It’s just after 8 a.m. on Friday, and a Spanglish chorus erupts in Taica Hsu’s classroom. Ninth- and tenth-graders juggle geometry with gossip as Hsu floats from desk to rowdy desk.
The 24-year-old’s perfectly pressed lavender shirt remains unruffled as he slides around the room, darting in and out of the clusters of desks. He doesn’t quiet the students. He enlivens them. He doesn’t calm the chaos. He feeds on it.
A Latina girl asks him a question in English. He answers her in Spanish. In any language, his tenor voice lisps with the words “sine” and “cosine.” And on any problem, his methodical approach brings a clarity that cuts through the frenzy that fills the room.
Hsu, an openly gay man with degrees from Dartmouth and Stanford, is trying to redefine the way students see math–and life. It’s only his second year at Mission High School, but watch him at work.
Isai, a sophomore soccer player from Guatemala, is asking for help on an inverse trigonometry review problem. Hsu offers no answer. Instead, he asks the student questions and with each, he’s pushing Isai to figure out each step on his own. It only takes a minute. Click. Isai has it.
The student flies through the rest of the sheet – using sine, cosine and tangent to find the angles of a right triangle. Done, he looks up and grins.
Later, Terry Ha, a freshman in a geometry class filled mostly with sophomores, says, “This is fun.” Yes, “fun” is how she describes standardized test review. And she’s not alone.
“I never really liked math,” says Gilberto, a sophomore who asked that his last name not be used. “But in this class, I finally understand it.”
He owes much of that understanding to his teacher. “I want to intrinsically change the discipline,” says Hsu. “I want students to see it as something that’s not so black and white. Students think that math is either something you love or something you’ll never understand. I want to open up the discipline and make it accessible at multiple levels.”
Where most see numbers, Hsu sees tools. His students do projects in which they apply mathematical principles to illustrate social inequities, sparking discussions of race, class and sexual orientation.
In his world, trigonometry points to justice. Algebra leads to equality. Math is the vehicle, but consciousness-raising is the end.
On one wall, of his purple-painted classroom, posters proclaim the ills of war and social stratification. On another, algebra students’ projects statistically break down the injustices of homeless, drugs and teen pregnancy.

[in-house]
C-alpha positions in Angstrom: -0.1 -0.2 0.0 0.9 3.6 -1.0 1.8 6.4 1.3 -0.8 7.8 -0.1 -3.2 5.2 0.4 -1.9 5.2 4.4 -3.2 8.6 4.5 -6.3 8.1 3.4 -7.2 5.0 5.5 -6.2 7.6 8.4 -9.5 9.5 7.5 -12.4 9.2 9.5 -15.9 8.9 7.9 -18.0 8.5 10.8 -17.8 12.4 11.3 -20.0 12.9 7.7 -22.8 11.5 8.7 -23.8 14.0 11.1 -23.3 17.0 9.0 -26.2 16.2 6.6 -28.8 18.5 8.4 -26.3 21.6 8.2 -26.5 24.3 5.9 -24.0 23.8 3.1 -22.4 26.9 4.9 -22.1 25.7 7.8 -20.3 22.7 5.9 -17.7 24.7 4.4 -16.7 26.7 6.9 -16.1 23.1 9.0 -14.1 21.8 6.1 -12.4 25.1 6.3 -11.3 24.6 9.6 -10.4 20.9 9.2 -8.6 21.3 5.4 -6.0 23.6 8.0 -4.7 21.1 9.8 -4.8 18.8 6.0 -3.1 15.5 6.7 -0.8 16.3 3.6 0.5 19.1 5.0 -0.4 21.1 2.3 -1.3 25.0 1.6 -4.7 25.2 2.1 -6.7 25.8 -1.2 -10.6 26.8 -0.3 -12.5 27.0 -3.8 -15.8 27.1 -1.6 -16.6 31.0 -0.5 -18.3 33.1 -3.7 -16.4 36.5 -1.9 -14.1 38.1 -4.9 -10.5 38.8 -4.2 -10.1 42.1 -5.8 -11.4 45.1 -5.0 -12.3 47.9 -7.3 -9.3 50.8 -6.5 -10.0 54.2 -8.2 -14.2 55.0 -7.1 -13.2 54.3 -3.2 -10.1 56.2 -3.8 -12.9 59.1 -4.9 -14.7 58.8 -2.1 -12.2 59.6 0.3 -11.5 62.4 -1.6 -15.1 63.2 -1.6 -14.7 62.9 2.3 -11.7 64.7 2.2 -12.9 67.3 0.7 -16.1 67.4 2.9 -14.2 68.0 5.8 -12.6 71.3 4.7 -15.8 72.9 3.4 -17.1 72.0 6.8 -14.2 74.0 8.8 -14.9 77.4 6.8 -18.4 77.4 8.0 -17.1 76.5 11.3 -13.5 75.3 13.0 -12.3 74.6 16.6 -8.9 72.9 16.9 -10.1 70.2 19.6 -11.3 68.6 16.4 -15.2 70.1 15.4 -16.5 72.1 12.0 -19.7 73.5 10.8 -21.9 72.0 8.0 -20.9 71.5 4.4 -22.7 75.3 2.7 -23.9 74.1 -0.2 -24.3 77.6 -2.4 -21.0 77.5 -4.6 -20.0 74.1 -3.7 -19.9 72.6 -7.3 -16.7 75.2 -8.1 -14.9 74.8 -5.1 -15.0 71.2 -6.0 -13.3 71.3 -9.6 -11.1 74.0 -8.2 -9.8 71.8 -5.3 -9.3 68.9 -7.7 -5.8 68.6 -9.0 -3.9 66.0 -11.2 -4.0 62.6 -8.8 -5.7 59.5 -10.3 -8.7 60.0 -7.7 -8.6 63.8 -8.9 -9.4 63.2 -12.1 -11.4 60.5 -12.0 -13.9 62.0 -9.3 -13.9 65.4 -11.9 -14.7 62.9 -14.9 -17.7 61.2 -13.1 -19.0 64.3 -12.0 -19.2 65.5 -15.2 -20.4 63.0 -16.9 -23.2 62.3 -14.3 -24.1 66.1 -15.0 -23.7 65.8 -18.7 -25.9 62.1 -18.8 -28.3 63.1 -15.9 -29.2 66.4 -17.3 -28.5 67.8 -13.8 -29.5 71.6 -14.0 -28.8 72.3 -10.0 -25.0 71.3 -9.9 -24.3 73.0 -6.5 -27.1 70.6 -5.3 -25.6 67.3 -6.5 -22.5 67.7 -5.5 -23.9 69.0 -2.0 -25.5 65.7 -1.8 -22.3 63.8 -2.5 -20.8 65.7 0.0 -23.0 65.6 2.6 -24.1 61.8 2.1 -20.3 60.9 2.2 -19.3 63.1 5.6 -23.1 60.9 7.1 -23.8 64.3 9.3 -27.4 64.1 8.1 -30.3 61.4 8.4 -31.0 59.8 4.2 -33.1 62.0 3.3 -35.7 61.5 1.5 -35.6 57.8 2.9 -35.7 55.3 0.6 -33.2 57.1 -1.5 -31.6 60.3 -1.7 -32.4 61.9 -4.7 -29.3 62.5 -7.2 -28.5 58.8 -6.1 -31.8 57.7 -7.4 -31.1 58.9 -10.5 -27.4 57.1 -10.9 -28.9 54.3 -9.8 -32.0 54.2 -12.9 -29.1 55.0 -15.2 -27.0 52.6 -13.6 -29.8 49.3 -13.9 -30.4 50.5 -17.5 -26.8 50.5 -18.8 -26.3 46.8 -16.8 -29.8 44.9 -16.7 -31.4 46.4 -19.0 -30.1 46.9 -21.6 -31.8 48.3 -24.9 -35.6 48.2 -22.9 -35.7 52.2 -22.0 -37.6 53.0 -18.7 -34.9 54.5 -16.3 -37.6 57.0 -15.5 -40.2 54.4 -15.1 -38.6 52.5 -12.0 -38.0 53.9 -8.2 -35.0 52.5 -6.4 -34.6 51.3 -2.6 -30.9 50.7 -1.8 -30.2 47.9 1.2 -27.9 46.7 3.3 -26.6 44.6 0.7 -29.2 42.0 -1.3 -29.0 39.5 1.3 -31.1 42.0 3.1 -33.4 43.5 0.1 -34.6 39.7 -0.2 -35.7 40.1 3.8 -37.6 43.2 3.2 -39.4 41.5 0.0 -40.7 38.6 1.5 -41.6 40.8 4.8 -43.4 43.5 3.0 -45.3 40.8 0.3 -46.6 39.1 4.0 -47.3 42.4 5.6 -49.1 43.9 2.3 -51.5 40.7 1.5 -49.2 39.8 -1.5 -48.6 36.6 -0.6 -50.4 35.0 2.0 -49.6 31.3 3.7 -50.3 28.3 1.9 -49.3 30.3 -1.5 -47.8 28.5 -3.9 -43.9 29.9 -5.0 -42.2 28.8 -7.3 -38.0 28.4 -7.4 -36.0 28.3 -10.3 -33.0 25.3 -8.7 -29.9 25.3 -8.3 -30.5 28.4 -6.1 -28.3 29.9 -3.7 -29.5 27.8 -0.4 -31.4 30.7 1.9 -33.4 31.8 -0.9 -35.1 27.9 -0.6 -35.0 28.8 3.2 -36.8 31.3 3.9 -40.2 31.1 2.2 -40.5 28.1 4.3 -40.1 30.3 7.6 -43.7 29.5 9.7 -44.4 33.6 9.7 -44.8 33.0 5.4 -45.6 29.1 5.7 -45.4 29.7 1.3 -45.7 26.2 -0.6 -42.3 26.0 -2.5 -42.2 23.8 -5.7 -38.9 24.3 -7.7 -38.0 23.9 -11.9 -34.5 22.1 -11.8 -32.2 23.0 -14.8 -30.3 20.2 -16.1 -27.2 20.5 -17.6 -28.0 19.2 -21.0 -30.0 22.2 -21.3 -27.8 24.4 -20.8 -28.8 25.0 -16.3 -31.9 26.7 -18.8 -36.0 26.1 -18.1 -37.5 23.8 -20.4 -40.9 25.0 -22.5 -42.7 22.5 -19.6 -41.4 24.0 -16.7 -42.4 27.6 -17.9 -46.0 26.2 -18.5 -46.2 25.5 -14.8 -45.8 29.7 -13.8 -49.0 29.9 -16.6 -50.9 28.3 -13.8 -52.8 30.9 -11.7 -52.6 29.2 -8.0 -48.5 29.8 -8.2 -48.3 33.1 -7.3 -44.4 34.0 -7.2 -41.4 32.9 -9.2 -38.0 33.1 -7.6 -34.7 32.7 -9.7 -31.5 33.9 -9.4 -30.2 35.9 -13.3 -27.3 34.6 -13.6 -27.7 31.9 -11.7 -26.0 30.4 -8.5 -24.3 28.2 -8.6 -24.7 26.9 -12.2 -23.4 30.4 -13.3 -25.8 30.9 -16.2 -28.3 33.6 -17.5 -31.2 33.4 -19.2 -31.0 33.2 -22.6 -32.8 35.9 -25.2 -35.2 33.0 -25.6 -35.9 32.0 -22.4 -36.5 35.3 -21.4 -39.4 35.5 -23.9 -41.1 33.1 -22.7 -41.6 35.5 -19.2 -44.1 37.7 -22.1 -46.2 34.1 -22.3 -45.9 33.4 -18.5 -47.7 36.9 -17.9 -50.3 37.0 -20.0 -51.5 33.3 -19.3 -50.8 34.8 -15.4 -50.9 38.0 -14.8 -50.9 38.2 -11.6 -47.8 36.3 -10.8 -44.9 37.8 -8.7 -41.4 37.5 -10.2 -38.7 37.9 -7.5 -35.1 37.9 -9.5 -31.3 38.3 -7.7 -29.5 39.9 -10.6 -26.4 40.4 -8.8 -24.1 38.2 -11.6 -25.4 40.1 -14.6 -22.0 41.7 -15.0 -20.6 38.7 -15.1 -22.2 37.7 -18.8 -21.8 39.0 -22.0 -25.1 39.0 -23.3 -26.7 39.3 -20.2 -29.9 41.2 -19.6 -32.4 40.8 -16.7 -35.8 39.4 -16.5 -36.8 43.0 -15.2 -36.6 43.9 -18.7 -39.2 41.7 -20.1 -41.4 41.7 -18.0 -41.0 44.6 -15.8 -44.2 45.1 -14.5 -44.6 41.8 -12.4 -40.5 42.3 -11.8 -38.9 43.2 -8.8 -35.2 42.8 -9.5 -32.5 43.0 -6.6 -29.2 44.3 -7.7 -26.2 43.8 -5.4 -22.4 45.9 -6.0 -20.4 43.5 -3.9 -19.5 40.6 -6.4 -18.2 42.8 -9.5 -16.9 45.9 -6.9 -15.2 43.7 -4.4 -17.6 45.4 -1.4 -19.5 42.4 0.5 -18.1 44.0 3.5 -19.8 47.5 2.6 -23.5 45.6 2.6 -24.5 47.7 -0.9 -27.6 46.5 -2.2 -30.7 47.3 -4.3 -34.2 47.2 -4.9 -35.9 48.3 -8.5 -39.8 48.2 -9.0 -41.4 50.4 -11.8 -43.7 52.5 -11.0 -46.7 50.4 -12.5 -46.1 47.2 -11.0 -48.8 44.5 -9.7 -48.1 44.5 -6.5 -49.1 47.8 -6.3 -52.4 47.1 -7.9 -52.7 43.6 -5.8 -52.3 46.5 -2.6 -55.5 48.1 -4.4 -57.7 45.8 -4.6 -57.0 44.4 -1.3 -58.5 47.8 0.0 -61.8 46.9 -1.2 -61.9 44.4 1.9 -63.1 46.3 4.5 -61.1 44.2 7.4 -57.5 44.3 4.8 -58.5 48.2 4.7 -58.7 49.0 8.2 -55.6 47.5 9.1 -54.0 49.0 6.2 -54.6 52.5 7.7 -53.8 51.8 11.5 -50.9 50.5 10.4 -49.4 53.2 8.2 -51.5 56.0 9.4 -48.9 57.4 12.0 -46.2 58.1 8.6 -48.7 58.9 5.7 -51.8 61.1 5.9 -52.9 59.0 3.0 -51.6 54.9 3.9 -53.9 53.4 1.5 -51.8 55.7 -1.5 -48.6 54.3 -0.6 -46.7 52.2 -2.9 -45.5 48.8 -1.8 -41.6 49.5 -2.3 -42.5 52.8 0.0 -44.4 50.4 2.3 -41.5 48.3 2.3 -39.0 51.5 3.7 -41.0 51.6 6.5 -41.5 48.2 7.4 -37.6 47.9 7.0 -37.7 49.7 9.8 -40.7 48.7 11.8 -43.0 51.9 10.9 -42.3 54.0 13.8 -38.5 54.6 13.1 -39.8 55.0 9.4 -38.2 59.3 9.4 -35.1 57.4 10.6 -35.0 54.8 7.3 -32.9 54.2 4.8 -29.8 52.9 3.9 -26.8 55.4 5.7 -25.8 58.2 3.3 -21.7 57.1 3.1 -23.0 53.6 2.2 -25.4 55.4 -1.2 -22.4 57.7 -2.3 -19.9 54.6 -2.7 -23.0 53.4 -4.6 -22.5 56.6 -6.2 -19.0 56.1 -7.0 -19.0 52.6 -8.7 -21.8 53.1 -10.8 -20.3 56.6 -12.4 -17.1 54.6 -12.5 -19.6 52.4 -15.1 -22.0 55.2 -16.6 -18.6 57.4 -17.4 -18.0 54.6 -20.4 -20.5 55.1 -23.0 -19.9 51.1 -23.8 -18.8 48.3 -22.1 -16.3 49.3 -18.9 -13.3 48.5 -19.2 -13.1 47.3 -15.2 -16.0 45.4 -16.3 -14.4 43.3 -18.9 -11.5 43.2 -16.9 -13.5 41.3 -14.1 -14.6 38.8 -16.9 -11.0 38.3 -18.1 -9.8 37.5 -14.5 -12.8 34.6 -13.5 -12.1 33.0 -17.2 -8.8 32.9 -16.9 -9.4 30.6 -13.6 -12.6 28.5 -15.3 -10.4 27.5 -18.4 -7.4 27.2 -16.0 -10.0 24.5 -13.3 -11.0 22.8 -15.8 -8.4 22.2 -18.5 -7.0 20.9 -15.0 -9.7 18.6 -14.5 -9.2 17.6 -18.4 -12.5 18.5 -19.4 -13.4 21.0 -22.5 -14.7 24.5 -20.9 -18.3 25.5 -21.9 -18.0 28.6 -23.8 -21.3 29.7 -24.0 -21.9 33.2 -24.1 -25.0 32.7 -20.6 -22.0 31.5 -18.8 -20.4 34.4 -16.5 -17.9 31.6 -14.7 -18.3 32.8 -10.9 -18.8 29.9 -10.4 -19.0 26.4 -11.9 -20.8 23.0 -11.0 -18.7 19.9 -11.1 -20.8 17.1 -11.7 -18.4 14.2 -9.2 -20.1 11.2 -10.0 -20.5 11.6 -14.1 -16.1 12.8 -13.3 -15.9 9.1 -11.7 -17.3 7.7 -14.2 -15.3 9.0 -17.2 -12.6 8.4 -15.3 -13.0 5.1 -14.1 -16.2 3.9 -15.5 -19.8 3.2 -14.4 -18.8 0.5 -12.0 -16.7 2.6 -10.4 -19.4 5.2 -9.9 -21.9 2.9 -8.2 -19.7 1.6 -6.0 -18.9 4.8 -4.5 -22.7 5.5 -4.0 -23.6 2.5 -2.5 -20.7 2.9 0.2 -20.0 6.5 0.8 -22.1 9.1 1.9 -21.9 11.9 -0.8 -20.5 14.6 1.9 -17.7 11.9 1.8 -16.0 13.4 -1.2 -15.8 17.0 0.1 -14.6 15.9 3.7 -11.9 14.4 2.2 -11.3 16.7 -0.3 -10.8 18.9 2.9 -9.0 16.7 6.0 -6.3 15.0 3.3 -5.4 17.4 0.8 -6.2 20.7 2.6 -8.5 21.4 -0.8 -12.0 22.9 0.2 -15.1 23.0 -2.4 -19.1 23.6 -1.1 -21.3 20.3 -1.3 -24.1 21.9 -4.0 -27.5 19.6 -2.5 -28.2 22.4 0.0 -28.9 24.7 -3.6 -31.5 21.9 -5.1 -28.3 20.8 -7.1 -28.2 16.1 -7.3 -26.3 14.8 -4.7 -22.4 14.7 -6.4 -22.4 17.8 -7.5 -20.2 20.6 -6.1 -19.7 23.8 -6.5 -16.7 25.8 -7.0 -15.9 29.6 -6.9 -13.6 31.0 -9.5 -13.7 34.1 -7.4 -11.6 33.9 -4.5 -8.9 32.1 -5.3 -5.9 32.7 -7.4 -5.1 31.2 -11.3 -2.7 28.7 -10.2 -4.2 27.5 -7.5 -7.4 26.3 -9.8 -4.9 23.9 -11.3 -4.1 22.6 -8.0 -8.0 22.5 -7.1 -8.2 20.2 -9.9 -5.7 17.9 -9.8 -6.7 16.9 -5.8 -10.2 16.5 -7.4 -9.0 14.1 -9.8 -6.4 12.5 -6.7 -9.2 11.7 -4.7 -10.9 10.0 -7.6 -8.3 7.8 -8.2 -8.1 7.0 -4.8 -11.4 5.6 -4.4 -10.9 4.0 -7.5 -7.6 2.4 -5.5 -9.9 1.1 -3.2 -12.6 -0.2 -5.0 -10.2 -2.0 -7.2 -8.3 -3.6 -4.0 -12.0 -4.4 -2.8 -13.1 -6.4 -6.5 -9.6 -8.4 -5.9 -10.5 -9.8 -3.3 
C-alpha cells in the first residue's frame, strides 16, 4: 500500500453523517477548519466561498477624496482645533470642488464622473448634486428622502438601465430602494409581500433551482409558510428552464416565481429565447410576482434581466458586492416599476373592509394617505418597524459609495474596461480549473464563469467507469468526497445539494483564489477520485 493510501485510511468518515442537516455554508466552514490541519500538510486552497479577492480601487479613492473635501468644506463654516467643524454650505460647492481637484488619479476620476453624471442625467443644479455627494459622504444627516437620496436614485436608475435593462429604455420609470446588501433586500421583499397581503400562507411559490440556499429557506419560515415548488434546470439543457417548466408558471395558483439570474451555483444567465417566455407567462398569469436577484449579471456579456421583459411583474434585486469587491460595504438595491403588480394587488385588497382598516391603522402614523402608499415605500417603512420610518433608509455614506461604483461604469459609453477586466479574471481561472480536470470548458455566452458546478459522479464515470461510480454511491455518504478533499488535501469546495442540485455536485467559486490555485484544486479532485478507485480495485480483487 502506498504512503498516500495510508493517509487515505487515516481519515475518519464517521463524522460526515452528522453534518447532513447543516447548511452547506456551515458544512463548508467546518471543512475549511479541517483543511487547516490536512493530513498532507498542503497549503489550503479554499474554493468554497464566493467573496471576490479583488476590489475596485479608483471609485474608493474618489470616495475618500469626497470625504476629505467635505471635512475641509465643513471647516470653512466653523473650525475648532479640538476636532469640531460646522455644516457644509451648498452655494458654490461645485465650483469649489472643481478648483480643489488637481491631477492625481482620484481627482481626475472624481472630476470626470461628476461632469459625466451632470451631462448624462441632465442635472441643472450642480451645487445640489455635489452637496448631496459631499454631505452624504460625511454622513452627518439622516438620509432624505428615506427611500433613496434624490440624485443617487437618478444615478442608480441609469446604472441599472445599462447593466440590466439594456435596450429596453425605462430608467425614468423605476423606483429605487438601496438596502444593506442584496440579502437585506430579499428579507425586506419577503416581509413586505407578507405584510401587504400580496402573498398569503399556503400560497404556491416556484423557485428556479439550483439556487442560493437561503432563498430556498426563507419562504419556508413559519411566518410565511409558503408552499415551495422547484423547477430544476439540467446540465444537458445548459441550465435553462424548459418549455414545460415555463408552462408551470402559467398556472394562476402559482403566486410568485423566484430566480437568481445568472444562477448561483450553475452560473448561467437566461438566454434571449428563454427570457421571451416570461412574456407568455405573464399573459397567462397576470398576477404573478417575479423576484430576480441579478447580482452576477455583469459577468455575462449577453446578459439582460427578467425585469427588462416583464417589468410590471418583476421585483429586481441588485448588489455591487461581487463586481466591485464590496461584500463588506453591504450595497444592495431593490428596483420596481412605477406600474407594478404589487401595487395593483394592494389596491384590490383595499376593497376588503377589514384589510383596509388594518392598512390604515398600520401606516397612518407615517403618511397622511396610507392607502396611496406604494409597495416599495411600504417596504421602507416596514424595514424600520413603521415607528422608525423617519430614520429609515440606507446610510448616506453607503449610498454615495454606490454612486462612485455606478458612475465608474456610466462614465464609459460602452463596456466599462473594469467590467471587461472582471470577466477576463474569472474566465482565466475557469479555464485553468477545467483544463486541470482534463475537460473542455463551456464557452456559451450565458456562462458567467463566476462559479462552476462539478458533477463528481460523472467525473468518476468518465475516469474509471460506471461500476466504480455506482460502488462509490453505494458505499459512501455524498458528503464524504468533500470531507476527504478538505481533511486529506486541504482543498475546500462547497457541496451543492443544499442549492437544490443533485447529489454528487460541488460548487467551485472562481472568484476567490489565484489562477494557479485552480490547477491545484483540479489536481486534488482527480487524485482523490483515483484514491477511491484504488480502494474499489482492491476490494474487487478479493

“My ultimate goal is to make students aware of the inequities in society,” he says. “I want to make them want to change their place in society.”
At Mission, a largely Latino school of about 900 students with significant African- and Asian-American populations, these discussions often center around race. Hsu is half-American and half-Taiwanese (Taiwan plus America equals “Taica”). And in his class, where a rainbow flag hangs in the back of the room and the teacher wears a “No on 8” pin more than a week after the measure has passed, sexuality also comes up.
Gilberto had never met an openly-gay person before coming to Hsu’s class, he says. He thought homosexuality was “weird,” and he balked at the idea of having Hsu as geometry teacher.
Regardless of his preconceptions, Gilberto still had to learn geometry. And when class began, prejudice faded.
“You have to meet people to understand them,” he says. “Mr. Hsu has changed the way I think about gay people.”
So much so that Gilberto, who moved to San Francisco two years ago from El Salvador, now sees a common bond.
“He knows what it’s like to be discriminated against, just like us,” Gilberto says, with “us” meaning all undocumented immigrants. “He relates to us. He understands. So even though it doesn’t look like it, we both have something in common.”
Hsu encourages awareness of queer issues on campus. He is the faculty sponsor of the gay-straight alliance, which hosts a drag show to honor the Day of Silence in the spring.
At the show, students stand before their peers and discuss their sexuality. A diversity of orientations – gay, straight, bisexual and unsure – were represented at last year’s show, says school nurse Judy Rosenfeld.
“It’s kind of something that most high schools don’t do,” Hsu says. “Mine certainly didn’t.”
Hsu came out of the closet midway through his freshman year at Dartmouth, where he double-majored in education and Spanish, with a minor in math. He started college with ambitions of becoming a doctor but soon reverted to his childhood passion, teaching.
“I was derailed, because society says that to be successful, you have to be a doctor or a lawyer or a businessman,” says Hsu. As a child, he taught math to his neighbors in a mock classroom; in middle school, he began tutoring other students. “Society doesn’t treat teaching as a respectable profession. I was caught up in that.”
Not anymore. He is committed to Mission for a total of five years, and sometime beyond that, he plans to teach overseas, likely in Central or South America. Someday he may return to school to earn a doctorate, but wherever he goes, education will be his focus.
“He’s this bright young man who went to these great schools and could have done anything,” Rosenfeld says. “But he chose to teach. And he chose to teach here at Mission. There’s something to be said for that.”
For his part, Hsu says, “I’m here to learn something too. I can teach about mathematics, and I can bring a piece of my life, but I can also gain understanding of life for kids in a major city. I want them to teach me things. I want them to question things, even when that means questioning me.”